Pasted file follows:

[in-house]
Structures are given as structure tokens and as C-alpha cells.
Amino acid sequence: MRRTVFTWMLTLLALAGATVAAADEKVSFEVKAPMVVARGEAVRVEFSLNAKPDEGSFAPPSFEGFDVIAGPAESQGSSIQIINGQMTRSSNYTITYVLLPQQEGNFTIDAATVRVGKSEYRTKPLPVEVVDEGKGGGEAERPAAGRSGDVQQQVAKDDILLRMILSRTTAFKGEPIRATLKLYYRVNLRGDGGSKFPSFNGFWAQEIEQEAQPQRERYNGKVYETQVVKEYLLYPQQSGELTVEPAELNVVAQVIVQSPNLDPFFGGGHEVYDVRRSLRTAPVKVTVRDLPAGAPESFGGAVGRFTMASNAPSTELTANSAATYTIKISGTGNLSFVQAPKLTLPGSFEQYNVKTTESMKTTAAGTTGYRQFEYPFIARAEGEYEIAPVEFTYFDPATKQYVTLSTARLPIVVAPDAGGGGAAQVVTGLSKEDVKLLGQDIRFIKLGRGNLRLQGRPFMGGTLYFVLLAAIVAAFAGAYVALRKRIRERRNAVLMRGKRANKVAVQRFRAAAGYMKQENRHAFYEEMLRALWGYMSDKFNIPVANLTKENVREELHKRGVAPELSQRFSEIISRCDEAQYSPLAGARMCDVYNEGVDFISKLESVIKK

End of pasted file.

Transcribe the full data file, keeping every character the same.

[in-house]
Structures are given as structure tokens and as C-alpha cells.
Amino acid sequence: MRRTVFTWMLTLLALAGATVAAADEKVSFEVKAPMVVARGEAVRVEFSLNAKPDEGSFAPPSFEGFDVIAGPAESQGSSIQIINGQMTRSSNYTITYVLLPQQEGNFTIDAATVRVGKSEYRTKPLPVEVVDEGKGGGEAERPAAGRSGDVQQQVAKDDILLRMILSRTTAFKGEPIRATLKLYYRVNLRGDGGSKFPSFNGFWAQEIEQEAQPQRERYNGKVYETQVVKEYLLYPQQSGELTVEPAELNVVAQVIVQSPNLDPFFGGGHEVYDVRRSLRTAPVKVTVRDLPAGAPESFGGAVGRFTMASNAPSTELTANSAATYTIKISGTGNLSFVQAPKLTLPGSFEQYNVKTTESMKTTAAGTTGYRQFEYPFIARAEGEYEIAPVEFTYFDPATKQYVTLSTARLPIVVAPDAGGGGAAQVVTGLSKEDVKLLGQDIRFIKLGRGNLRLQGRPFMGGTLYFVLLAAIVAAFAGAYVALRKRIRERRNAVLMRGKRANKVAVQRFRAAAGYMKQENRHAFYEEMLRALWGYMSDKFNIPVANLTKENVREELHKRGVAPELSQRFSEIISRCDEAQYSPLAGARMCDVYNEGVDFISKLESVIKK